By a News Reporter-Staff News Editor at Robotics & Machine Learning -- Investigators publish new report on Probability Research. According to news reporting out of Columbia, South Carolina, by VerticalNews editors, research stated, "Power-law percolation models contain very little mechanics other than the theoretical or simulated value of a percolation threshold, the volume fraction where a connected microstructure forms. For mechanical percolation these theoretical values do not correspond well to experimental results and so the models are commonly used empirically; results are correlative rather than predictive."
Our news journalists obtained a quote from the research from the University of South Carolina, "In recent work, the effective elastic properties of a model polymer nanocomposite were approximated using a computational micromechanics model within a Monte Carlo framework. Significantly, the statistical averages resulting from these simulations displayed distinct percolation-like behavior. Of equal interest is the distribution of properties that resulted from the randomly simulated microstructures. This strongly suggests that mechanical percolation in nanocomposites is the result of a combination of microstructural mechanisms. Analysis aimed at determining which microstructure produces what response is a challenging task if microstructure is the random variable. In this work, the effective composite properties are considered as the random variable; probability distribution functions (PDFs) of the properties at discrete volume fractions are developed using the Principle of Maximum Informational Entropy."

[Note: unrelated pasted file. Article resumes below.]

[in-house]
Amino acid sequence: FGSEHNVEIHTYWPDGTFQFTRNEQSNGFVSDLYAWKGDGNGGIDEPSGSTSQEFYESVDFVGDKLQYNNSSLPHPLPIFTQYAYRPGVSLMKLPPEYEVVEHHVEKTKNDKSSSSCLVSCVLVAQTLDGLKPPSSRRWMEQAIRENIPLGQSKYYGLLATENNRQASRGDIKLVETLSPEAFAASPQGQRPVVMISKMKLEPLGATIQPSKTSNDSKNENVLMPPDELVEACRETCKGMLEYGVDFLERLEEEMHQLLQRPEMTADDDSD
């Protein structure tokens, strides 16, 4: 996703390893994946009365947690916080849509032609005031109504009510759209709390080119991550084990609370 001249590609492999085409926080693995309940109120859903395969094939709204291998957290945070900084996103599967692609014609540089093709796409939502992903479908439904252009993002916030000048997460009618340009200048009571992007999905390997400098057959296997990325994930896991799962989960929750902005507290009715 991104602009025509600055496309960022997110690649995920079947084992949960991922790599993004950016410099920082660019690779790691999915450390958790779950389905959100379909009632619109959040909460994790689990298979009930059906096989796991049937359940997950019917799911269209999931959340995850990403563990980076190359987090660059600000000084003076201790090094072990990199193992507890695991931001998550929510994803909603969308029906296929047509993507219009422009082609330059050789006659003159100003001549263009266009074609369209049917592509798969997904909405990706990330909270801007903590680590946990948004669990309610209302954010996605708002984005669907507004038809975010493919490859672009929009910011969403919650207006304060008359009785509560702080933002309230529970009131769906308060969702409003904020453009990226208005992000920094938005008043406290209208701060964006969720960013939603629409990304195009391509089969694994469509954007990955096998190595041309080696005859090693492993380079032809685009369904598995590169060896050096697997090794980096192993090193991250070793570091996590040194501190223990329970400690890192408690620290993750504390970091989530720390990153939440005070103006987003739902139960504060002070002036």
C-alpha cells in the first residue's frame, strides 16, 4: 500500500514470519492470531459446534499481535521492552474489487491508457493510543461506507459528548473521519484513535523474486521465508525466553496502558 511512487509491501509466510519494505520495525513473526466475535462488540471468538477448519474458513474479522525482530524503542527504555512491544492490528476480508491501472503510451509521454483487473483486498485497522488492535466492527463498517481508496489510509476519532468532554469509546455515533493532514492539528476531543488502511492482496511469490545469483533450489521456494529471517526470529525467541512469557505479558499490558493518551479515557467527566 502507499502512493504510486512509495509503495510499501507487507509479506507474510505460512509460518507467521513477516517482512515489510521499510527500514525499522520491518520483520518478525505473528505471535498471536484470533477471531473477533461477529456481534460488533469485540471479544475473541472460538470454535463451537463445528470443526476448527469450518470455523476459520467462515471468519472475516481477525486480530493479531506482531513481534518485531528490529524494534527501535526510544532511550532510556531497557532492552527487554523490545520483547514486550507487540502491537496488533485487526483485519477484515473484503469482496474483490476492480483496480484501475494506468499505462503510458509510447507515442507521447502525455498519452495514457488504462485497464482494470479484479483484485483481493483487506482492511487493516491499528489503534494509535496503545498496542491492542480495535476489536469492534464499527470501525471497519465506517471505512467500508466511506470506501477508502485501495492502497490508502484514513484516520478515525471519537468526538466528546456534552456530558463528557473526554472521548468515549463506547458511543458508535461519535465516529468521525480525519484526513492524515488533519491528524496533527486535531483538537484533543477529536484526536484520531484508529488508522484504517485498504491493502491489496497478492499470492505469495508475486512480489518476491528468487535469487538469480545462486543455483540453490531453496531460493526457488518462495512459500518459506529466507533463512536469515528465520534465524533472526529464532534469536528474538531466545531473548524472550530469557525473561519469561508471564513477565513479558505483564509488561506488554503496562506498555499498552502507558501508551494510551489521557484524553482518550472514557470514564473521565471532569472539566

According to the news editors, the research concluded: "The evolution of these PDFs with increasing volume fraction helps visualize and track the significant property changes that result from microstructural randomness."
For more information on this research see: Distributions of elastic moduli in mechanically percolating composites. Probabilistic Engineering Mechanics, 2013;34():67-72. Probabilistic Engineering Mechanics can be contacted at: Elsevier Sci Ltd, The Boulevard, Langford Lane, Kidlington, Oxford OX5 1GB, Oxon, England. (Elsevier - www.elsevier.com; Probabilistic Engineering Mechanics - www.elsevier.com/wps/product/cws_home/422923)
Our news journalists report that additional information may be obtained by contacting R. Bourn, University of South Carolina, Dept. of Mech Engn, Columbia, SC 29208, United States. Additional authors for this research include B.S. Fralick and S.C. Baxter.
Keywords for this news article include: Columbia, United States, South Carolina, Probability Research, North and Central America
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